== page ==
It's what you're reclining on that matters
General Election 2015: Chuka Umunna on the benefits of immigration, humility – and his leader Ed Miliband

Chuka Umunna: A virus of racism runs through Ukip

The shadow business secretary on the benefits of immigration, humility – and his leader Ed Miliband
Yemen crisis: This exotic war will soon become Europe's problem

Yemen's exotic war will soon affect Europe

Terrorism and boatloads of desperate migrants will be the outcome of the Saudi air campaign, says Patrick Cockburn
Marginal Streets project aims to document voters in the run-up to the General Election

Marginal Streets project documents voters

Independent photographers Joseph Fox and Orlando Gili are uploading two portraits of constituents to their website for each day of the campaign
Game of Thrones: Visit the real-life kingdom of Westeros to see where violent history ends and telly tourism begins

The real-life kingdom of Westeros

Is there something a little uncomfortable about Game of Thrones shooting in Northern Ireland?
How to survive a social-media mauling, by the tough women of Twitter

How to survive a Twitter mauling

Mary Beard, Caroline Criado-Perez, Louise Mensch, Bunny La Roche and Courtney Barrasford reveal how to trounce the trolls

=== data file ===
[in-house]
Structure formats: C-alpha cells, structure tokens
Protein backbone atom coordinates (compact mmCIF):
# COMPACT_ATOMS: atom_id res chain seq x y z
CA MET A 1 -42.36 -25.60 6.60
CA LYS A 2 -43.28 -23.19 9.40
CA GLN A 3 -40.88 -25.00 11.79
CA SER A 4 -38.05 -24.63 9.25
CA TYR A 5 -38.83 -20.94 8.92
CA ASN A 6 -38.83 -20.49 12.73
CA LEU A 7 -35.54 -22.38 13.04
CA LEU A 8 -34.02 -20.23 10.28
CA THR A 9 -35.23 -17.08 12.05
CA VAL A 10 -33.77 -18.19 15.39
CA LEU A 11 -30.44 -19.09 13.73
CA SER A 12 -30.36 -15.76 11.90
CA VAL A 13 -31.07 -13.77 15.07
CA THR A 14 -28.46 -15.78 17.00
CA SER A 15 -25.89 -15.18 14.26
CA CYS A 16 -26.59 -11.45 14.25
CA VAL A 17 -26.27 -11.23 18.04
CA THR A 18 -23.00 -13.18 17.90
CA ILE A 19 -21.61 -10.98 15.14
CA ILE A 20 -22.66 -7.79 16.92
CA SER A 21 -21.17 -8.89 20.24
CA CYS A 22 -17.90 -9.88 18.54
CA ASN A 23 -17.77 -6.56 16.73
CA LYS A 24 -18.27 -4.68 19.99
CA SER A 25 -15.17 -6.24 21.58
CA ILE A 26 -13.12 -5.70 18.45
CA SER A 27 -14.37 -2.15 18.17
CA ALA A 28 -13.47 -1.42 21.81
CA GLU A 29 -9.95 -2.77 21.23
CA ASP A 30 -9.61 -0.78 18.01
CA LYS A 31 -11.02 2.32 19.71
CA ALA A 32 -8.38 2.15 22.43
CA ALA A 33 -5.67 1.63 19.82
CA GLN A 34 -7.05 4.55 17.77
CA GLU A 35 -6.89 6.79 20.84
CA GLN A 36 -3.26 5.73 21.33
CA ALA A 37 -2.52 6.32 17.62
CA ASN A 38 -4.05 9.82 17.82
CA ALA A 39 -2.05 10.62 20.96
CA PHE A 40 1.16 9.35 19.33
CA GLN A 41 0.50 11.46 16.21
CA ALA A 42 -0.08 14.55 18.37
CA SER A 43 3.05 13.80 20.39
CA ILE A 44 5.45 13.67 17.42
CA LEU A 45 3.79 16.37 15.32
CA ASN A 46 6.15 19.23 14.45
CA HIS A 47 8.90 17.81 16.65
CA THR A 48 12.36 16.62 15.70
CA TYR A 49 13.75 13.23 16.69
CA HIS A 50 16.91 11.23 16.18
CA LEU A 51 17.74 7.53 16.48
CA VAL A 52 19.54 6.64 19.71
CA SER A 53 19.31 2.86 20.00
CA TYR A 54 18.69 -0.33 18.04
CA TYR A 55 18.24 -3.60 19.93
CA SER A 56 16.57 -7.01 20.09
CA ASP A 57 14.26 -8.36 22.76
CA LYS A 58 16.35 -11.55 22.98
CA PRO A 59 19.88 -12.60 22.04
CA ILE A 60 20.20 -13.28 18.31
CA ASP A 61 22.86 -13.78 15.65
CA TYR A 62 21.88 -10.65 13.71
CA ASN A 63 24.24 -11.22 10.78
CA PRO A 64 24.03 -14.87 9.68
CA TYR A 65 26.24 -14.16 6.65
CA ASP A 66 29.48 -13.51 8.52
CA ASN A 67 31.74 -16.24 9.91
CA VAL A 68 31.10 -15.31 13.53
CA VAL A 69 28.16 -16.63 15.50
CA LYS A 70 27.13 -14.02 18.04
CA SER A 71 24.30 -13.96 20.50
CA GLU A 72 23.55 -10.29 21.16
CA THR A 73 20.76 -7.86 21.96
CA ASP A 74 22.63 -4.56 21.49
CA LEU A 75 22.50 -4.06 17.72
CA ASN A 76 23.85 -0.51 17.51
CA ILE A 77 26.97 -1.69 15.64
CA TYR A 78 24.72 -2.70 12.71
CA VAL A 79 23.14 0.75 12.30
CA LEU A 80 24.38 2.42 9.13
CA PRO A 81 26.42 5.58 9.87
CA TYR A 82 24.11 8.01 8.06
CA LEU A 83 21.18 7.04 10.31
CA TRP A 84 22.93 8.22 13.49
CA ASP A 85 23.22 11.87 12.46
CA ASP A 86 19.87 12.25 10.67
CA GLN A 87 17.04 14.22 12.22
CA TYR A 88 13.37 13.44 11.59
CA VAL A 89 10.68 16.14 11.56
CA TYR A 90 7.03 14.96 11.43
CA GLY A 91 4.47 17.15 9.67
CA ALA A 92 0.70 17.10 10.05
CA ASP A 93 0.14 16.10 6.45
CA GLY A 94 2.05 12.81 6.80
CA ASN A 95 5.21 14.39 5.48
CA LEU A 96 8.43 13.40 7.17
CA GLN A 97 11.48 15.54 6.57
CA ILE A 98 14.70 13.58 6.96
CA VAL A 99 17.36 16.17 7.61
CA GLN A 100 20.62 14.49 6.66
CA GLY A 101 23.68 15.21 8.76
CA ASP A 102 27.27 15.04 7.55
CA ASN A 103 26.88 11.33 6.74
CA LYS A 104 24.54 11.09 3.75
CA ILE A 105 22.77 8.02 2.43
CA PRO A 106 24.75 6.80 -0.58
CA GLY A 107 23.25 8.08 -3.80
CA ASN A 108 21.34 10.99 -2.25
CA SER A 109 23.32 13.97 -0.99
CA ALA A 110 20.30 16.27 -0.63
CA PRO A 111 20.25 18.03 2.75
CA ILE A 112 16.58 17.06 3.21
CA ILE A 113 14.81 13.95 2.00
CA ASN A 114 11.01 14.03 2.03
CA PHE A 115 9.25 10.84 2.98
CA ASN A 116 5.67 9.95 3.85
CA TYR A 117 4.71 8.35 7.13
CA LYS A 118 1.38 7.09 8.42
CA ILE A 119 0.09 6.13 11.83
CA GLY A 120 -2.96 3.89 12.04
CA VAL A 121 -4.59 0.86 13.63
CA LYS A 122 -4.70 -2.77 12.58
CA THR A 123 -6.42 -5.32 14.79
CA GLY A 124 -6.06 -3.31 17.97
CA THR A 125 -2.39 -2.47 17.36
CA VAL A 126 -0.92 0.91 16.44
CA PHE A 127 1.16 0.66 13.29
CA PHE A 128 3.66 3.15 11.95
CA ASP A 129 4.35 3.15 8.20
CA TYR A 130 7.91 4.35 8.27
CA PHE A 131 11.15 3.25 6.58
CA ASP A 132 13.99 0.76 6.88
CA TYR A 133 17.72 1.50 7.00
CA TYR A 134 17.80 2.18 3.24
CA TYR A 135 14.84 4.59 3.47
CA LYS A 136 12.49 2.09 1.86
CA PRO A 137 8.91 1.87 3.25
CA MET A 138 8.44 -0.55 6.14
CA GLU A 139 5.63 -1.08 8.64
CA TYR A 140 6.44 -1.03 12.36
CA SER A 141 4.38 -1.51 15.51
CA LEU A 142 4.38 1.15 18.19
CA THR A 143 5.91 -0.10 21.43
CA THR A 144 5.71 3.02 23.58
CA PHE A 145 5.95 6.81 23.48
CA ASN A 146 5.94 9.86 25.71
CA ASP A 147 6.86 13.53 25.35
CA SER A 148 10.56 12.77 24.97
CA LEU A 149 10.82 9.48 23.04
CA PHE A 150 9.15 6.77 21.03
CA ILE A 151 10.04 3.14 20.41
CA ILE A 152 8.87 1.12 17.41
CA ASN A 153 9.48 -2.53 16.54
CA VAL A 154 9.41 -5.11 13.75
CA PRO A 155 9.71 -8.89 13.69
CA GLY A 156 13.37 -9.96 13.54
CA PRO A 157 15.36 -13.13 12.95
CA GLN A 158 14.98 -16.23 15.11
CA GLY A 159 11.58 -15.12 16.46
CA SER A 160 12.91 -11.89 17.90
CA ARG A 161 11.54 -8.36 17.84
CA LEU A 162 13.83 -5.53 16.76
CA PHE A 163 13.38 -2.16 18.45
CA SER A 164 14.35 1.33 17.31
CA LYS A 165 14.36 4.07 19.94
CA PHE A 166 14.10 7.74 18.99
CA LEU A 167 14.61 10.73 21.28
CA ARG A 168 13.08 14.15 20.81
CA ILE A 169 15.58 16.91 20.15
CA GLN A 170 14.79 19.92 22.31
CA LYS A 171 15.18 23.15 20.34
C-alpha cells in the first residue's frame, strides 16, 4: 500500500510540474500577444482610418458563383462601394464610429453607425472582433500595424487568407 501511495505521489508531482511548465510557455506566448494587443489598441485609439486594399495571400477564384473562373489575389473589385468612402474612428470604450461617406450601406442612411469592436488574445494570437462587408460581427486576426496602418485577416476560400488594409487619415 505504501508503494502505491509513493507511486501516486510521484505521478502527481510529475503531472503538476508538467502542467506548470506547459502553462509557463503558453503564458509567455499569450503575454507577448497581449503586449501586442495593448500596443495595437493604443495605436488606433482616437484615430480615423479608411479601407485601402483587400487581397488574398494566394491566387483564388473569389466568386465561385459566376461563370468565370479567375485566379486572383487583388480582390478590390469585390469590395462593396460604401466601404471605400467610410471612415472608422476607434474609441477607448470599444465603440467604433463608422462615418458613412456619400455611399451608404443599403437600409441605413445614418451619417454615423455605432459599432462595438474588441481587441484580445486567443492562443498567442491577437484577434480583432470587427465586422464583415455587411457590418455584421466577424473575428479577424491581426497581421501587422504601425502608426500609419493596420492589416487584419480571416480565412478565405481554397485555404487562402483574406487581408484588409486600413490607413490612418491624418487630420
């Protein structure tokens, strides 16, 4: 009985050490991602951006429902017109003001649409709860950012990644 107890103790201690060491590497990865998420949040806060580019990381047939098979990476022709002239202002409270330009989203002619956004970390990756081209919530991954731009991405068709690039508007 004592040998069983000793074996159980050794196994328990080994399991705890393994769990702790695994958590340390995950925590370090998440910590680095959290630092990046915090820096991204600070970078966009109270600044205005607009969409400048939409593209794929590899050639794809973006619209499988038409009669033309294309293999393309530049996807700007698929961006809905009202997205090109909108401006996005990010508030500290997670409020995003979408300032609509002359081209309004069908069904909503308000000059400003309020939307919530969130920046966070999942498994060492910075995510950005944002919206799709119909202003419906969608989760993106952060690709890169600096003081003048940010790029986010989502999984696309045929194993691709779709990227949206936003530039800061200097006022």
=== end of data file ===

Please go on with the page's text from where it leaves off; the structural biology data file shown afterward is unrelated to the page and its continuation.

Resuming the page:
Gallipoli centenary: At dawn, the young remember the young who perished in one of the First World War's bloodiest battles

At dawn, the young remember the young

A century ago, soldiers of the Empire – many no more than boys – spilt on to Gallipoli’s beaches. On this 100th Anzac Day, there are personal, poetic tributes to their sacrifice
Dissent is slowly building against the billions spent on presidential campaigns – even among politicians themselves

Follow the money as never before

Dissent is slowly building against the billions spent on presidential campaigns – even among politicians themselves, reports Rupert Cornwell
Samuel West interview: The actor and director on austerity, unionisation, and not mentioning his famous parents

Samuel West interview

The actor and director on austerity, unionisation, and not mentioning his famous parents
General Election 2015: Imagine if the leading political parties were fashion labels

Imagine if the leading political parties were fashion labels

Fashion editor, Alexander Fury, on what the leaders' appearances tell us about them
Phumzile Mlambo-Ngcuka: Home can be the unsafest place for women

Phumzile Mlambo-Ngcuka: Home can be the unsafest place for women

The architect of the HeForShe movement and head of UN Women on the world's failure to combat domestic violence